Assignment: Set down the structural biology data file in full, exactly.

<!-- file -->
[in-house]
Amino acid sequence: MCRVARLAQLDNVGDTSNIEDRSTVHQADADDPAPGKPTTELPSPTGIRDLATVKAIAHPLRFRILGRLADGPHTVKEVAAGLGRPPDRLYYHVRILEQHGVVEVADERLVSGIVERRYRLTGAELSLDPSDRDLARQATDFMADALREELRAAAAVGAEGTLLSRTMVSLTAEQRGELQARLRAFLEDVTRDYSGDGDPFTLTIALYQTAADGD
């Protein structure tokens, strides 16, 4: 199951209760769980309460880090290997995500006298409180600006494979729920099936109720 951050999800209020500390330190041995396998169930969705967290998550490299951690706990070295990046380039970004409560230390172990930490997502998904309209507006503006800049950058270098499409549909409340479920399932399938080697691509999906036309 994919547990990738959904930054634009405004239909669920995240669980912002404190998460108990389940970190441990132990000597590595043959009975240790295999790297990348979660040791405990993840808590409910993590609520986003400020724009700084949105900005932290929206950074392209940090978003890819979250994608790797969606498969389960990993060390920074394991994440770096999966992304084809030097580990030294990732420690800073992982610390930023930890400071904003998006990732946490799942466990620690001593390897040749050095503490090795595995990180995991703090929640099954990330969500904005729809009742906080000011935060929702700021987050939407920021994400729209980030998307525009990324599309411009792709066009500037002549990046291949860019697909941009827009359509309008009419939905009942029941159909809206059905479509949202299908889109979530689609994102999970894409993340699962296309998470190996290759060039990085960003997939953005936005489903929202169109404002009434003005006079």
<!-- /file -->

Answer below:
[in-house]
Amino acid sequence: MCRVARLAQLDNVGDTSNIEDRSTVHQADADDPAPGKPTTELPSPTGIRDLATVKAIAHPLRFRILGRLADGPHTVKEVAAGLGRPPDRLYYHVRILEQHGVVEVADERLVSGIVERRYRLTGAELSLDPSDRDLARQATDFMADALREELRAAAAVGAEGTLLSRTMVSLTAEQRGELQARLRAFLEDVTRDYSGDGDPFTLTIALYQTAADGD
């Protein structure tokens, strides 16, 4: 199951209760769980309460880090290997995500006298409180600006494979729920099936109720 951050999800209020500390330190041995396998169930969705967290998550490299951690706990070295990046380039970004409560230390172990930490997502998904309209507006503006800049950058270098499409549909409340479920399932399938080697691509999906036309 994919547990990738959904930054634009405004239909669920995240669980912002404190998460108990389940970190441990132990000597590595043959009975240790295999790297990348979660040791405990993840808590409910993590609520986003400020724009700084949105900005932290929206950074392209940090978003890819979250994608790797969606498969389960990993060390920074394991994440770096999966992304084809030097580990030294990732420690800073992982610390930023930890400071904003998006990732946490799942466990620690001593390897040749050095503490090795595995990180995991703090929640099954990330969500904005729809009742906080000011935060929702700021987050939407920021994400729209980030998307525009990324599309411009792709066009500037002549990046291949860019697909941009827009359509309008009419939905009942029941159909809206059905479509949202299908889109979530689609994102999970894409993340699962296309998470190996290759060039990085960003997939953005936005489903929202169109404002009434003005006079």